Protest And Popular Cultureby Mary Triece, Mary E. Triece
Pub. Date: 08/01/2000
Publisher: Westview Press
Protest and Popular Culture is at once a historical monograph and a critique of postmodernist approaches to the study of mass media, consumerism, and popular political movements. In it, Triece compares the self-representations of several late nineteenth and twentieth-century women’s protest movements with representations of women offered by/i>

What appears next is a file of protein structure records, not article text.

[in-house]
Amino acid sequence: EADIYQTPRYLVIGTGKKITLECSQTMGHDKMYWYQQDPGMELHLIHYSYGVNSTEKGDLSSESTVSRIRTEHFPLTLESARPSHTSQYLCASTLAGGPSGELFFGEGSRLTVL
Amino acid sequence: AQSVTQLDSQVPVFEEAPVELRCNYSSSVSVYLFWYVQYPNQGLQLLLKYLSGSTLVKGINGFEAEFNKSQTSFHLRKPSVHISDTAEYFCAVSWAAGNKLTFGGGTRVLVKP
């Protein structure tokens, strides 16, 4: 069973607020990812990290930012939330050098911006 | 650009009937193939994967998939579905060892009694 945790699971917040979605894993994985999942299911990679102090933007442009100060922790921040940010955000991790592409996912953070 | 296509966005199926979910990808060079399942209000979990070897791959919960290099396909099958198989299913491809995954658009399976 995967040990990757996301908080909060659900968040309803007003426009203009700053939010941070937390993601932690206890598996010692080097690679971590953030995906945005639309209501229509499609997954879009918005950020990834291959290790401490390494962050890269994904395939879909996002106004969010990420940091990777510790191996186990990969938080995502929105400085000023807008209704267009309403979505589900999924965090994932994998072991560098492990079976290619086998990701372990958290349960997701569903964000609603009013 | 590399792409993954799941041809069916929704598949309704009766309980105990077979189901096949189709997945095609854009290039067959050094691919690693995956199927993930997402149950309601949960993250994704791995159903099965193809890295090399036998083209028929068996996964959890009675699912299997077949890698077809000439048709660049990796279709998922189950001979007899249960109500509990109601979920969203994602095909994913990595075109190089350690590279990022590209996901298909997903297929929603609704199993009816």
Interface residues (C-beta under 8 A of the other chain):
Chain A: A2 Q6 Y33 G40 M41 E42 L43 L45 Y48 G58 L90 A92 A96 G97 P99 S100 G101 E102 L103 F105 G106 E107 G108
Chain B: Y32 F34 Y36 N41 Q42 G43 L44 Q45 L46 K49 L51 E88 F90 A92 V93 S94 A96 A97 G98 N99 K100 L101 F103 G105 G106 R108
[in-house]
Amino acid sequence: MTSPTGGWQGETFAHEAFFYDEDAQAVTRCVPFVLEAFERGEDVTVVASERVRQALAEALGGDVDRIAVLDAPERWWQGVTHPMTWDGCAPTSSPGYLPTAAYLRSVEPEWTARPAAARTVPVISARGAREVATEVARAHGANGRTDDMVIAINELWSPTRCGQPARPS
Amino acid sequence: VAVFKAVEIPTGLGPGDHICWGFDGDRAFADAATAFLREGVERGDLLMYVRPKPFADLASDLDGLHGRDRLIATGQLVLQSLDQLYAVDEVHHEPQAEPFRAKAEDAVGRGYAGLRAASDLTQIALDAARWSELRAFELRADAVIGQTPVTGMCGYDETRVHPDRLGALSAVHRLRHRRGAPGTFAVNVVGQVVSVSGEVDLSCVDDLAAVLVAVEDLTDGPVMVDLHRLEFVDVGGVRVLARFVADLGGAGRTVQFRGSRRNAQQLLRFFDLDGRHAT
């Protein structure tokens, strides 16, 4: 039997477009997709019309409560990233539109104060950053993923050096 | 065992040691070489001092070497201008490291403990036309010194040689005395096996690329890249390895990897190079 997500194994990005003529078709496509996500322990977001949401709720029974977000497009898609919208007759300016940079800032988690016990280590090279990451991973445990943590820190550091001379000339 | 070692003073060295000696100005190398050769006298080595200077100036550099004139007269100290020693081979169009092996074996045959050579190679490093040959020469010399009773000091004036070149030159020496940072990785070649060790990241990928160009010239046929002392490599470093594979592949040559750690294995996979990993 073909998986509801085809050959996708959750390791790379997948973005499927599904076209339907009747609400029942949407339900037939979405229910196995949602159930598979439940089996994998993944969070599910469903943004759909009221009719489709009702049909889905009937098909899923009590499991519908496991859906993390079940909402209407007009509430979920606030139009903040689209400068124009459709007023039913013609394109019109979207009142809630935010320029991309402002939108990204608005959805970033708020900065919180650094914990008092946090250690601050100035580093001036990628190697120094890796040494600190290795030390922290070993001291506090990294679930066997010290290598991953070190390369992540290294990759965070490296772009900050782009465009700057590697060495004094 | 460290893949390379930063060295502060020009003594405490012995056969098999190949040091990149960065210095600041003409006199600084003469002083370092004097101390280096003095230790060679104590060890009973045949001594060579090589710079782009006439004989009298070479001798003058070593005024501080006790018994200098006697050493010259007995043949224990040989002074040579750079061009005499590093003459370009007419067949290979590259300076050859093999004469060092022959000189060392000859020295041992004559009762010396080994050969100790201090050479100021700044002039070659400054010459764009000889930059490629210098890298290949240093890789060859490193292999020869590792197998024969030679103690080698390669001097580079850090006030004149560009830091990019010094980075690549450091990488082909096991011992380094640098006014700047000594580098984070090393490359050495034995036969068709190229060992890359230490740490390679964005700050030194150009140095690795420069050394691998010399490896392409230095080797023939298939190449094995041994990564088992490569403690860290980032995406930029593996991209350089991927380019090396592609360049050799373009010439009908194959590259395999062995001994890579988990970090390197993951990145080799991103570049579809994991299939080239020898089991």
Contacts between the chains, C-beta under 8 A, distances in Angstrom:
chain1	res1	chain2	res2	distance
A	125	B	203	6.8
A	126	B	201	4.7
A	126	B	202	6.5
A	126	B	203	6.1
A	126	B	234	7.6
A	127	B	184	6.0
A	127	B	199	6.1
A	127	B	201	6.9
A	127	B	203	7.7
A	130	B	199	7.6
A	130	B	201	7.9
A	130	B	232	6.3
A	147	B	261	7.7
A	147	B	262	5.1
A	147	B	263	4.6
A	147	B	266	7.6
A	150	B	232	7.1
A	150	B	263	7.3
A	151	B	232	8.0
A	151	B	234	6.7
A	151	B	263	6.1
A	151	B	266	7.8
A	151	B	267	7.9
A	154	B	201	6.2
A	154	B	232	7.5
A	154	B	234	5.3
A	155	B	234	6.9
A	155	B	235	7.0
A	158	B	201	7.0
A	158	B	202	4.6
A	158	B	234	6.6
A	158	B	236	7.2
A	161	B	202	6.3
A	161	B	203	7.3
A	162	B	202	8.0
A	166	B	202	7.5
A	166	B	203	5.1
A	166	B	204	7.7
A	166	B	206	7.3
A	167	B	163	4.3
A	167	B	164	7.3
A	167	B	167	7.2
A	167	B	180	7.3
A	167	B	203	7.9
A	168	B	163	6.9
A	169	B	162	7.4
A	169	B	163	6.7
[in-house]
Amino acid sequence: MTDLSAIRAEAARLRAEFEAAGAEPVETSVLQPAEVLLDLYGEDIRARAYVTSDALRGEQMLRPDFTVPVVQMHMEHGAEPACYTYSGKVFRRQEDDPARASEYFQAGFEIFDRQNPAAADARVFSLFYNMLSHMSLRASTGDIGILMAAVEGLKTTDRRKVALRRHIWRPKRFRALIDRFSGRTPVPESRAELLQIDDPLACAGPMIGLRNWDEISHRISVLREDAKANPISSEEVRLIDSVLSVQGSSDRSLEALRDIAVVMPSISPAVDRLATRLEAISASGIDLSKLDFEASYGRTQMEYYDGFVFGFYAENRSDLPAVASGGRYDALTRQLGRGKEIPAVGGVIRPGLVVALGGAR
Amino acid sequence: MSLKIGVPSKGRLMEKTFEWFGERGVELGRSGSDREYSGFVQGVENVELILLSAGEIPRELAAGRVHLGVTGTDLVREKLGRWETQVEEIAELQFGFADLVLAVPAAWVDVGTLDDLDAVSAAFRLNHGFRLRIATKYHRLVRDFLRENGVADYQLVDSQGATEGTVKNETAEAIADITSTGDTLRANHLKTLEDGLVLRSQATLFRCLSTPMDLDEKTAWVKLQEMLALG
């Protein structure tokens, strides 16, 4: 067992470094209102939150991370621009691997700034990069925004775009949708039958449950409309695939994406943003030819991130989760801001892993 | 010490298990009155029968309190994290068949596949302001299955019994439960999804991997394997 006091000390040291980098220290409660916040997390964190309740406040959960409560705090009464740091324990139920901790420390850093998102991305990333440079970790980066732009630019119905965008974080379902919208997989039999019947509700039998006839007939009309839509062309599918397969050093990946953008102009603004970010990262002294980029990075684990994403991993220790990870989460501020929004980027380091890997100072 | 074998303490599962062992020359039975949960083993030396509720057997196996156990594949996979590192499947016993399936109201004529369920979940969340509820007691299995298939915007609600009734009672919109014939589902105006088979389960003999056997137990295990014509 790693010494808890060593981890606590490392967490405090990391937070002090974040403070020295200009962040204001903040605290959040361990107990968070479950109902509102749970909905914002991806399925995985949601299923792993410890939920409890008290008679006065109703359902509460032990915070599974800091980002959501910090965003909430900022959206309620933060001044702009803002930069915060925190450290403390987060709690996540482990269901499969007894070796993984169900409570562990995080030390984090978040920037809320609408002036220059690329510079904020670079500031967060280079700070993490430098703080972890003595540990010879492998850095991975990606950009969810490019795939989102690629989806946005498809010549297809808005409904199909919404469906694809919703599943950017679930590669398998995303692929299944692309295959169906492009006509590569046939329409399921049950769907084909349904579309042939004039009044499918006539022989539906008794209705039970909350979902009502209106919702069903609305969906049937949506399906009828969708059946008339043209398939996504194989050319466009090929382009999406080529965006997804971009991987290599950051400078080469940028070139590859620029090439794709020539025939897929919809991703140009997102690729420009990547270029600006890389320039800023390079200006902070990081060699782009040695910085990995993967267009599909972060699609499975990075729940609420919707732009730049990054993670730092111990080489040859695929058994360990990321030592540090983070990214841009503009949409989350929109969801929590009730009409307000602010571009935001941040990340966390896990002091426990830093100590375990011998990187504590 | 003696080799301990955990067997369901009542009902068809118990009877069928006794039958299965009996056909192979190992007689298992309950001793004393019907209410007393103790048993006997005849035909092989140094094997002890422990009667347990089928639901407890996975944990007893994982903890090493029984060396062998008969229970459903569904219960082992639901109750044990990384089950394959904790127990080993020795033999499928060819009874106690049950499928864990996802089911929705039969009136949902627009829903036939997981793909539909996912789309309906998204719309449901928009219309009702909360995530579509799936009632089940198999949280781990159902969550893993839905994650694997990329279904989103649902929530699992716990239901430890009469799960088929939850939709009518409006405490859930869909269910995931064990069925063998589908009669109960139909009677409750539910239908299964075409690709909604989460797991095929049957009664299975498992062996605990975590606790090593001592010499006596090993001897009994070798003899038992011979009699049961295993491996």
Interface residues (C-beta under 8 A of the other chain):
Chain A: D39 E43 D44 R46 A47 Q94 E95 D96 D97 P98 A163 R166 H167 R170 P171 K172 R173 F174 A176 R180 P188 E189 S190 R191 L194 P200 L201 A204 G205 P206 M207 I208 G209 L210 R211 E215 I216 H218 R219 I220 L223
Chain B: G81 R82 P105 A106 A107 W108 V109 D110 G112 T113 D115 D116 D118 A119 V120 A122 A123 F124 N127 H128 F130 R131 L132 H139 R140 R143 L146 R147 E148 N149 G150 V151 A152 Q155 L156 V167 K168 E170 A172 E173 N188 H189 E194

Protest and Popular Culture is at once a historical monograph and a critique of postmodernist approaches to the study of mass media, consumerism, and popular political movements. In it, Triece compares the self-representations of several late nineteenth and twentieth-century women’s protest movements with representations of women offered by contemporaneous mass media outlets. She shows that from the late nineteenth century until the present day, U.S. women’s protest movements sought to convince women that they are first and foremost laborer/producers, while the U.S. media has just as consistently sought to convince women that they are primarily consumers. Triece contends that these approaches to portraying women have been and continue to be constructed in opposition to one another. The leaders of women’s protest movements, she argues, have long sought to convince women not to spend time and money on reshaping their selves through consumer purchases, but instead to focus attention on empowering themselves politically by asserting control over their own labor power. The mass media, meanwhile, has always treated such movements as potential threats to the financial well-being of the consumer sector (that is, of advertisers), and so has consistently trivialized them, while seeking simultaneously to convince women that they should devote attention and resources to buying things, not to struggling to overcome class and gender discrimination. Many cultural-studies scholars have argued that in recent years, rising prosperity has made consumerism into the primary site of both individual expression and ”resistance” to the dominant socio-economic order, with self-definition through personal purchases supplanting the role formerly played by struggle for an end to inequities of all kinds. These scholars contend that as such, mass media no longer function to naturalize, and thus reinforce such inequities, and consumerism no longer serves to perpetuate them. Triece argues that her examples show that this argument is faulty, and that scholars should continue to take a traditional materialist view in all studies of mass media, consumerism, and popular protest.
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